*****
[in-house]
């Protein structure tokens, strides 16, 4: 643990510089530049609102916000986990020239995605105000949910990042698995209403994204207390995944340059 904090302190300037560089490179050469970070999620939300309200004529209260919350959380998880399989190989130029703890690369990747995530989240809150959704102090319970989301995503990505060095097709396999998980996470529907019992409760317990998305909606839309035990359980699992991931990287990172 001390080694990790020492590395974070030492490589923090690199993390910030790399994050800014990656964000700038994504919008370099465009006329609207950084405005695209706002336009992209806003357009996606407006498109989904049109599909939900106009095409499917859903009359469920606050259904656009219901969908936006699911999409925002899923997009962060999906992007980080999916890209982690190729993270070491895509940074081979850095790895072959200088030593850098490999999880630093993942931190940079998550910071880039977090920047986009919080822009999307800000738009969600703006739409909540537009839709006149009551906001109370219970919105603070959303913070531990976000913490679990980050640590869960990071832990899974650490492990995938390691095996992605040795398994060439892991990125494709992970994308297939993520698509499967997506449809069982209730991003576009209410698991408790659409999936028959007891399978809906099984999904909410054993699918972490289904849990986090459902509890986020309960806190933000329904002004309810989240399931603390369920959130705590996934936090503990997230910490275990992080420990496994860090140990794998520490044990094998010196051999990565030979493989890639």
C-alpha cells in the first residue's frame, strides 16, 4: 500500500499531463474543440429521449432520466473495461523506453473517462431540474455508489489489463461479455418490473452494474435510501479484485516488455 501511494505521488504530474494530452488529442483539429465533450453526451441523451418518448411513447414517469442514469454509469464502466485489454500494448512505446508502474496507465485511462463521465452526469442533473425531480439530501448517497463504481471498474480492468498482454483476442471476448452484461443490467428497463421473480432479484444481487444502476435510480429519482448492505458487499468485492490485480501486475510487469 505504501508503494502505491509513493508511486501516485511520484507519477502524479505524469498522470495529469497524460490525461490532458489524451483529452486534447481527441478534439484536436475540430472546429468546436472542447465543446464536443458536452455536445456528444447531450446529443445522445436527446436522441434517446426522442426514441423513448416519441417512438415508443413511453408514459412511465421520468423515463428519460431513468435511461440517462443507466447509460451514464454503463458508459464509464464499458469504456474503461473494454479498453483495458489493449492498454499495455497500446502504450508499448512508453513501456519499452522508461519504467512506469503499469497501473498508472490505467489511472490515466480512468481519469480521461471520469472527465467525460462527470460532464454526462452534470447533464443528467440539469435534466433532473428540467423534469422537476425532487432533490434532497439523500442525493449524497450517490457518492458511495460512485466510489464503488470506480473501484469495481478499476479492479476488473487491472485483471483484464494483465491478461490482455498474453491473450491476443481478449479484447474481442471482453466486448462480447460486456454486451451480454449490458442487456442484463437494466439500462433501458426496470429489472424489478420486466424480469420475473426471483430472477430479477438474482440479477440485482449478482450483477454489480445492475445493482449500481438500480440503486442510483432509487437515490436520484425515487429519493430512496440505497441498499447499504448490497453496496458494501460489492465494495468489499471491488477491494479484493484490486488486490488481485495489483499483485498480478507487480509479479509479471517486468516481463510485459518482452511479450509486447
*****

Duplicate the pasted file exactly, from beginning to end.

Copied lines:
[in-house]
């Protein structure tokens, strides 16, 4: 643990510089530049609102916000986990020239995605105000949910990042698995209403994204207390995944340059 904090302190300037560089490179050469970070999620939300309200004529209260919350959380998880399989190989130029703890690369990747995530989240809150959704102090319970989301995503990505060095097709396999998980996470529907019992409760317990998305909606839309035990359980699992991931990287990172 001390080694990790020492590395974070030492490589923090690199993390910030790399994050800014990656964000700038994504919008370099465009006329609207950084405005695209706002336009992209806003357009996606407006498109989904049109599909939900106009095409499917859903009359469920606050259904656009219901969908936006699911999409925002899923997009962060999906992007980080999916890209982690190729993270070491895509940074081979850095790895072959200088030593850098490999999880630093993942931190940079998550910071880039977090920047986009919080822009999307800000738009969600703006739409909540537009839709006149009551906001109370219970919105603070959303913070531990976000913490679990980050640590869960990071832990899974650490492990995938390691095996992605040795398994060439892991990125494709992970994308297939993520698509499967997506449809069982209730991003576009209410698991408790659409999936028959007891399978809906099984999904909410054993699918972490289904849990986090459902509890986020309960806190933000329904002004309810989240399931603390369920959130705590996934936090503990997230910490275990992080420990496994860090140990794998520490044990094998010196051999990565030979493989890639």
C-alpha cells in the first residue's frame, strides 16, 4: 500500500499531463474543440429521449432520466473495461523506453473517462431540474455508489489489463461479455418490473452494474435510501479484485516488455 501511494505521488504530474494530452488529442483539429465533450453526451441523451418518448411513447414517469442514469454509469464502466485489454500494448512505446508502474496507465485511462463521465452526469442533473425531480439530501448517497463504481471498474480492468498482454483476442471476448452484461443490467428497463421473480432479484444481487444502476435510480429519482448492505458487499468485492490485480501486475510487469 505504501508503494502505491509513493508511486501516485511520484507519477502524479505524469498522470495529469497524460490525461490532458489524451483529452486534447481527441478534439484536436475540430472546429468546436472542447465543446464536443458536452455536445456528444447531450446529443445522445436527446436522441434517446426522442426514441423513448416519441417512438415508443413511453408514459412511465421520468423515463428519460431513468435511461440517462443507466447509460451514464454503463458508459464509464464499458469504456474503461473494454479498453483495458489493449492498454499495455497500446502504450508499448512508453513501456519499452522508461519504467512506469503499469497501473498508472490505467489511472490515466480512468481519469480521461471520469472527465467525460462527470460532464454526462452534470447533464443528467440539469435534466433532473428540467423534469422537476425532487432533490434532497439523500442525493449524497450517490457518492458511495460512485466510489464503488470506480473501484469495481478499476479492479476488473487491472485483471483484464494483465491478461490482455498474453491473450491476443481478449479484447474481442471482453466486448462480447460486456454486451451480454449490458442487456442484463437494466439500462433501458426496470429489472424489478420486466424480469420475473426471483430472477430479477438474482440479477440485482449478482450483477454489480445492475445493482449500481438500480440503486442510483432509487437515490436520484425515487429519493430512496440505497441498499447499504448490497453496496458494501460489492465494495468489499471491488477491494479484493484490486488486490488481485495489483499483485498480478507487480509479479509479471517486468516481463510485459518482452511479450509486447